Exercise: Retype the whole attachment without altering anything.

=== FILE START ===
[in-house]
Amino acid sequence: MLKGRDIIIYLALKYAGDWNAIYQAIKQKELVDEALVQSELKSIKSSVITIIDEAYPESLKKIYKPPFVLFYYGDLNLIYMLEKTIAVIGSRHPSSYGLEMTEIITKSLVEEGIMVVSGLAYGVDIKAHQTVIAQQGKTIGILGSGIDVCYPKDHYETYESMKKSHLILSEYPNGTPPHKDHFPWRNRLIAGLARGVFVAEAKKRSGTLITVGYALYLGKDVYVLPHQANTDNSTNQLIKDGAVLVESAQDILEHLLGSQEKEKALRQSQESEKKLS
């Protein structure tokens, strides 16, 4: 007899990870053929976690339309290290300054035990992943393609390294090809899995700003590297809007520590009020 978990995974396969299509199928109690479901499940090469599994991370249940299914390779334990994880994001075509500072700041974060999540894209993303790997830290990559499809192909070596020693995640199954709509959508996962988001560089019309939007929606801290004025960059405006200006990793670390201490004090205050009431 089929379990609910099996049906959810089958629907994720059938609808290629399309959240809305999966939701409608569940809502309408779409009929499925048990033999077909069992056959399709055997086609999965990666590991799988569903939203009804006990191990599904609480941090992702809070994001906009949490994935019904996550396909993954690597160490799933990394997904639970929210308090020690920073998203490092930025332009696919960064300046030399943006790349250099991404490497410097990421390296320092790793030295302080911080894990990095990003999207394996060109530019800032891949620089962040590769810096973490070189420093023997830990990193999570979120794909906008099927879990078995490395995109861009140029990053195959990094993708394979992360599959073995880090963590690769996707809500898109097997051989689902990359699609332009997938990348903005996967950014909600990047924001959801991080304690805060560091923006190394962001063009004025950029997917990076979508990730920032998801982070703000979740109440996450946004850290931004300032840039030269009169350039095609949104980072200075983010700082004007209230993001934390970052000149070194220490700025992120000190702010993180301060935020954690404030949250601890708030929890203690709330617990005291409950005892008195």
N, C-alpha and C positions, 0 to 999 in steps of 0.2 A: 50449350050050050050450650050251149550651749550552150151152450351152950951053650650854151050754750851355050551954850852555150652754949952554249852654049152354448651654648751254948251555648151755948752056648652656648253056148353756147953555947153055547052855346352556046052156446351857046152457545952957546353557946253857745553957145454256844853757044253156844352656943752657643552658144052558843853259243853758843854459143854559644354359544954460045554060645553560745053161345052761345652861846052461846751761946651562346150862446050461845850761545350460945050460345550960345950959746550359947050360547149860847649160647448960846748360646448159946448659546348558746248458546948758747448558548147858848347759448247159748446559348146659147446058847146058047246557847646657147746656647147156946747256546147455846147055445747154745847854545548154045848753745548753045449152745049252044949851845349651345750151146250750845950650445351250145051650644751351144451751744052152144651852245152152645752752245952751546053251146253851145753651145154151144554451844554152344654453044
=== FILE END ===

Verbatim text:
[in-house]
Amino acid sequence: MLKGRDIIIYLALKYAGDWNAIYQAIKQKELVDEALVQSELKSIKSSVITIIDEAYPESLKKIYKPPFVLFYYGDLNLIYMLEKTIAVIGSRHPSSYGLEMTEIITKSLVEEGIMVVSGLAYGVDIKAHQTVIAQQGKTIGILGSGIDVCYPKDHYETYESMKKSHLILSEYPNGTPPHKDHFPWRNRLIAGLARGVFVAEAKKRSGTLITVGYALYLGKDVYVLPHQANTDNSTNQLIKDGAVLVESAQDILEHLLGSQEKEKALRQSQESEKKLS
């Protein structure tokens, strides 16, 4: 007899990870053929976690339309290290300054035990992943393609390294090809899995700003590297809007520590009020 978990995974396969299509199928109690479901499940090469599994991370249940299914390779334990994880994001075509500072700041974060999540894209993303790997830290990559499809192909070596020693995640199954709509959508996962988001560089019309939007929606801290004025960059405006200006990793670390201490004090205050009431 089929379990609910099996049906959810089958629907994720059938609808290629399309959240809305999966939701409608569940809502309408779409009929499925048990033999077909069992056959399709055997086609999965990666590991799988569903939203009804006990191990599904609480941090992702809070994001906009949490994935019904996550396909993954690597160490799933990394997904639970929210308090020690920073998203490092930025332009696919960064300046030399943006790349250099991404490497410097990421390296320092790793030295302080911080894990990095990003999207394996060109530019800032891949620089962040590769810096973490070189420093023997830990990193999570979120794909906008099927879990078995490395995109861009140029990053195959990094993708394979992360599959073995880090963590690769996707809500898109097997051989689902990359699609332009997938990348903005996967950014909600990047924001959801991080304690805060560091923006190394962001063009004025950029997917990076979508990730920032998801982070703000979740109440996450946004850290931004300032840039030269009169350039095609949104980072200075983010700082004007209230993001934390970052000149070194220490700025992120000190702010993180301060935020954690404030949250601890708030929890203690709330617990005291409950005892008195």
N, C-alpha and C positions, 0 to 999 in steps of 0.2 A: 50449350050050050050450650050251149550651749550552150151152450351152950951053650650854151050754750851355050551954850852555150652754949952554249852654049152354448651654648751254948251555648151755948752056648652656648253056148353756147953555947153055547052855346352556046052156446351857046152457545952957546353557946253857745553957145454256844853757044253156844352656943752657643552658144052558843853259243853758843854459143854559644354359544954460045554060645553560745053161345052761345652861846052461846751761946651562346150862446050461845850761545350460945050460345550960345950959746550359947050360547149860847649160647448960846748360646448159946448659546348558746248458546948758747448558548147858848347759448247159748446559348146659147446058847146058047246557847646657147746656647147156946747256546147455846147055445747154745847854545548154045848753745548753045449152745049252044949851845349651345750151146250750845950650445351250145051650644751351144451751744052152144651852245152152645752752245952751546053251146253851145753651145154151144554451844554152344654453044